Here’s the latest on Obamacare:
The White House on Thursday will announce a plan for allowing insurance companies to continue offering existing individual insurance policies even if they fall short of the coverage standards set by the 2010 health-care law, a Democratic official briefed on the plan said.
….The plan, which the official said could be implemented without passing legislation, would allow insurance companies to extend “substandard” plans in 2014 only if they are already in existence. Unlike the House bill, the administration plan wouldn’t allow insurance companies to offer such plans to new customers.
Here’s my guess: this is primarily a put-up-or-shut-up move from Obama, not a plan designed to really fix the problem of canceled policies. I base this on two things.
First, I think insurance companies are mostly allowed to do this already. Second, I think that most of the canceled policies have been canceled because insurance companies wanted to cancel them. They were designed in the first place to entice buyers away from their old grandfathered policies, and insurance companies did this explicitly so that they would be free to cancel them when 2014 rolled around. This allowed insurers to replace them with more expensive policies without taking any heat for it. They could just blame it on Obamacare.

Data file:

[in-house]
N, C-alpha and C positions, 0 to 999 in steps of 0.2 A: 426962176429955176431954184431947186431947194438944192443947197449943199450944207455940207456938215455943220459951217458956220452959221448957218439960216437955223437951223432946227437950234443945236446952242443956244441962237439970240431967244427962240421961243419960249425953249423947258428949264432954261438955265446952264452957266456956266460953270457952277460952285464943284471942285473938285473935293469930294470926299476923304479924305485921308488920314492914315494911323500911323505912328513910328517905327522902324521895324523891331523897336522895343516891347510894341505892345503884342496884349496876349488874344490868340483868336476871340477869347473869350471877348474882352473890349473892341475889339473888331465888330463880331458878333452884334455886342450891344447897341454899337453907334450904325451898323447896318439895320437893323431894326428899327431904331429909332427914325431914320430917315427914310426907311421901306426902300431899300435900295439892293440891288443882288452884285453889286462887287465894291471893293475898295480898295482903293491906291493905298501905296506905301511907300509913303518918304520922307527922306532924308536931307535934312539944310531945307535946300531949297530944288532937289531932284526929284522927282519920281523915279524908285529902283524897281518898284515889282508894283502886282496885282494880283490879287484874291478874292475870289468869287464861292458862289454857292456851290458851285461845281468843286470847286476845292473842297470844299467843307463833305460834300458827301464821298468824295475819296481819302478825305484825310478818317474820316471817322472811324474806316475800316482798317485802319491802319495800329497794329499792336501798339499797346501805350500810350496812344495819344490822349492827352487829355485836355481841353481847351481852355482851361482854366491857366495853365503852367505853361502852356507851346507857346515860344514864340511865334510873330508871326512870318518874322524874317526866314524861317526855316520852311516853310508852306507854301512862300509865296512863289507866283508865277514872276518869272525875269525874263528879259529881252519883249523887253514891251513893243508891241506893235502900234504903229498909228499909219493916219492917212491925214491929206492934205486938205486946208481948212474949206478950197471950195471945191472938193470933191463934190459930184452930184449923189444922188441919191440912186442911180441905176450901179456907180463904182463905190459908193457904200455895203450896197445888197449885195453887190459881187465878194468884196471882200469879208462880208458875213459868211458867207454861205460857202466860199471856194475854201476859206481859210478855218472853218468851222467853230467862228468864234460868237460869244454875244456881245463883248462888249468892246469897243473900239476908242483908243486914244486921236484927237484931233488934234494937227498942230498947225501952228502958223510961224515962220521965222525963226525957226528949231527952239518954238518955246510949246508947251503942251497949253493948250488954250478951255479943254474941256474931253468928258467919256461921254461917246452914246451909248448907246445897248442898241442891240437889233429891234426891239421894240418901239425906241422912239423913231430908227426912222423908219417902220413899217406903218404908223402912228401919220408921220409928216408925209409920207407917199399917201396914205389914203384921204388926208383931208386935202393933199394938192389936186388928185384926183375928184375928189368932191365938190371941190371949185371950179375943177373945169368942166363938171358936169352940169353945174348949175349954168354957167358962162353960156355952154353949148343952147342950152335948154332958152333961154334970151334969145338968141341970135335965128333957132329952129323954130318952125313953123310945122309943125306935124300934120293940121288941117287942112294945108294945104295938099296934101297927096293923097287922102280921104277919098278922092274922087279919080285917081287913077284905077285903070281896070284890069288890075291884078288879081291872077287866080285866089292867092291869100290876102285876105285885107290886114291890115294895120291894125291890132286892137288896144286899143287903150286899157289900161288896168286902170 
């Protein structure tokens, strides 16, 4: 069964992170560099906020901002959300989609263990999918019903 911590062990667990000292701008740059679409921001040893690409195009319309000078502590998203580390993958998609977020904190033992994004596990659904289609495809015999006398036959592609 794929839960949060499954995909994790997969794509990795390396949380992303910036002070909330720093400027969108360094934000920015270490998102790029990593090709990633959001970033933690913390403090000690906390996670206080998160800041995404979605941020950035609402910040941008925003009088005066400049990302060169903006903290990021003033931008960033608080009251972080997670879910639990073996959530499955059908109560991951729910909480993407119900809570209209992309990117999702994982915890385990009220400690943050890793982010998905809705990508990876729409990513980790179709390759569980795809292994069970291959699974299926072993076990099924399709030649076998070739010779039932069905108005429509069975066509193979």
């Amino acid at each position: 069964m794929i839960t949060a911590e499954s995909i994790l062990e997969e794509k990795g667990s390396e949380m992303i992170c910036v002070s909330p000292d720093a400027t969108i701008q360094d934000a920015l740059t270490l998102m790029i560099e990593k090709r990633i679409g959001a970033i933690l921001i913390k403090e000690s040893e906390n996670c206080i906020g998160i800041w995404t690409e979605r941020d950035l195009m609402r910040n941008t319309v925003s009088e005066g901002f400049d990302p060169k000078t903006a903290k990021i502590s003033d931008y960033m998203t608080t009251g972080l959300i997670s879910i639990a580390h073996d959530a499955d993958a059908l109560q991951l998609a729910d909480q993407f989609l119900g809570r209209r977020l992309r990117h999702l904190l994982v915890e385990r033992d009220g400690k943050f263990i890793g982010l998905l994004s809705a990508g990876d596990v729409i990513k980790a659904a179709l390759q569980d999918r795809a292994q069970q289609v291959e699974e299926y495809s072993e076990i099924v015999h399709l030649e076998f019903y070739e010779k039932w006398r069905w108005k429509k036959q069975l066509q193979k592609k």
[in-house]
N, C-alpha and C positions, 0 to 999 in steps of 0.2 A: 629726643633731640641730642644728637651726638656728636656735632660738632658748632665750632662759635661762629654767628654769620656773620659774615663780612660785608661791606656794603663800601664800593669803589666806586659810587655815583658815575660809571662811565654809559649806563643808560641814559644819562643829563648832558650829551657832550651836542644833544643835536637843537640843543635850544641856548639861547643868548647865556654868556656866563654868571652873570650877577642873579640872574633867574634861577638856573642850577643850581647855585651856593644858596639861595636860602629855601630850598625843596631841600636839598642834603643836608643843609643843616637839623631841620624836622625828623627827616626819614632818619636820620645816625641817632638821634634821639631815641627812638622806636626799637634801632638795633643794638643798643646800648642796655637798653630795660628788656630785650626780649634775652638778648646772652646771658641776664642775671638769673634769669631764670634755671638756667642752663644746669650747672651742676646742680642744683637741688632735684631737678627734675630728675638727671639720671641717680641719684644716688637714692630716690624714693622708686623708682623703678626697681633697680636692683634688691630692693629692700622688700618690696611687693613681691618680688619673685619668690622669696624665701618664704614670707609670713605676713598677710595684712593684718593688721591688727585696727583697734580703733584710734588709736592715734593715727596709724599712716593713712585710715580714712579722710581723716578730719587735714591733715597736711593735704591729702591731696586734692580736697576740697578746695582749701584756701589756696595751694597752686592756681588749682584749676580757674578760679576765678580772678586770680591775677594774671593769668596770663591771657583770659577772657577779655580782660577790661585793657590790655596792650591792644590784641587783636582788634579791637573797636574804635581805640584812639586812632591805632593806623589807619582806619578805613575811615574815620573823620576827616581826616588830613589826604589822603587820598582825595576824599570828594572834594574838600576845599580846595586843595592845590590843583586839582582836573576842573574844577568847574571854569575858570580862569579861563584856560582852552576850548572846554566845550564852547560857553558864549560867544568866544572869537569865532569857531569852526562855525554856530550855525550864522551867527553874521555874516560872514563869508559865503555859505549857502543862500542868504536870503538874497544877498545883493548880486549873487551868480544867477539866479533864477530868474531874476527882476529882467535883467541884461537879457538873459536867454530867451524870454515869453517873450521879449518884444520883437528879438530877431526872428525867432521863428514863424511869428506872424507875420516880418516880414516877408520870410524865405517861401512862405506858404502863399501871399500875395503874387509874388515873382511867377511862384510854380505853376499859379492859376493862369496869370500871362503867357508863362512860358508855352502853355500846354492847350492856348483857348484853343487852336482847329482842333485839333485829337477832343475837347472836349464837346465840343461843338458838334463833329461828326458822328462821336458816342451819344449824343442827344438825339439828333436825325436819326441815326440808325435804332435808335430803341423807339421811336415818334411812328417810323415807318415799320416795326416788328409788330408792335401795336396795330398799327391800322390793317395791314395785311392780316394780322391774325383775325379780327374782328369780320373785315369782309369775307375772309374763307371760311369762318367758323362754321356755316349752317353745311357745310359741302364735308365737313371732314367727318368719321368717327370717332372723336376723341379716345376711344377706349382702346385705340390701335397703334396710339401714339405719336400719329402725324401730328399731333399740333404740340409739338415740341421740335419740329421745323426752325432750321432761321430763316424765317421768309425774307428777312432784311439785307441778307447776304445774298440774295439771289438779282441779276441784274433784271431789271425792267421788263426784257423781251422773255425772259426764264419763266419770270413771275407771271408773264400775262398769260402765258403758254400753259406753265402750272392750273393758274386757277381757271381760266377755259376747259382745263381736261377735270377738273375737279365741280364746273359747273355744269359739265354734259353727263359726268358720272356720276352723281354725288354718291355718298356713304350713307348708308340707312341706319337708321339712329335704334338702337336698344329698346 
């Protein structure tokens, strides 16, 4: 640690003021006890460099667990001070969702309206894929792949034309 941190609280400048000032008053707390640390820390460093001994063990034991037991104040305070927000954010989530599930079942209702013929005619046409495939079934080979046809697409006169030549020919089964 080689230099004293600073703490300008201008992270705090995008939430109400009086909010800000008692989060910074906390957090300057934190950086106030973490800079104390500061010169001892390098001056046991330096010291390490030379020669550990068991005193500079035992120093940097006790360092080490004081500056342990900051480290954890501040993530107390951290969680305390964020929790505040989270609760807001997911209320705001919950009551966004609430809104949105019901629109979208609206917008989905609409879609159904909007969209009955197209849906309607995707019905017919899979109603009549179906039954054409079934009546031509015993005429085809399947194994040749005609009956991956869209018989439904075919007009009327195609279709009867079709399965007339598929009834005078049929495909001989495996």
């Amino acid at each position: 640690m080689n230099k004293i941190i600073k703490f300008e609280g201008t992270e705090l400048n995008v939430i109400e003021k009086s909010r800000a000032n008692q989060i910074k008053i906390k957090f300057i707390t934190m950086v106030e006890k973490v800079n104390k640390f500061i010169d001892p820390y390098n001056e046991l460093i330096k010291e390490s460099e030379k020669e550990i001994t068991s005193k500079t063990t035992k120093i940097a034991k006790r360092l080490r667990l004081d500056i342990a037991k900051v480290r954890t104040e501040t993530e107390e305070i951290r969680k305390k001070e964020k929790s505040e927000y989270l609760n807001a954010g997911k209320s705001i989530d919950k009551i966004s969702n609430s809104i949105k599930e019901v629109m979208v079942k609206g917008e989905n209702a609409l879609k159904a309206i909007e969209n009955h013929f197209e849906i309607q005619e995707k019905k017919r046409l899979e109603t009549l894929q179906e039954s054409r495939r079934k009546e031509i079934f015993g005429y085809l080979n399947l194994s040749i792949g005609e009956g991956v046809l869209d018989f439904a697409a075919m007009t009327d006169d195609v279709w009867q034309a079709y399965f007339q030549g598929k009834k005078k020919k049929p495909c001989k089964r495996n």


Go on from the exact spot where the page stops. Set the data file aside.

This is just speculation on my part, so don’t take it to the bank. But I think Obama’s main goal here is to remove this handy excuse. He’s basically daring insurers to go ahead and reissue the old policies. If they don’t do it, it means that Obamacare was never really responsible for the cancellations in the first place. And if the insurers see that their bluff is being called and decide they don’t want to take the PR hit, then the old policies get reissued and everyone is happy. It’s a win-win for Obama.
There are more details to this, including its intersection with state laws and the size of the price increase insurers would attach to re-issued policies. But I suspect this is basically the shape of the river here.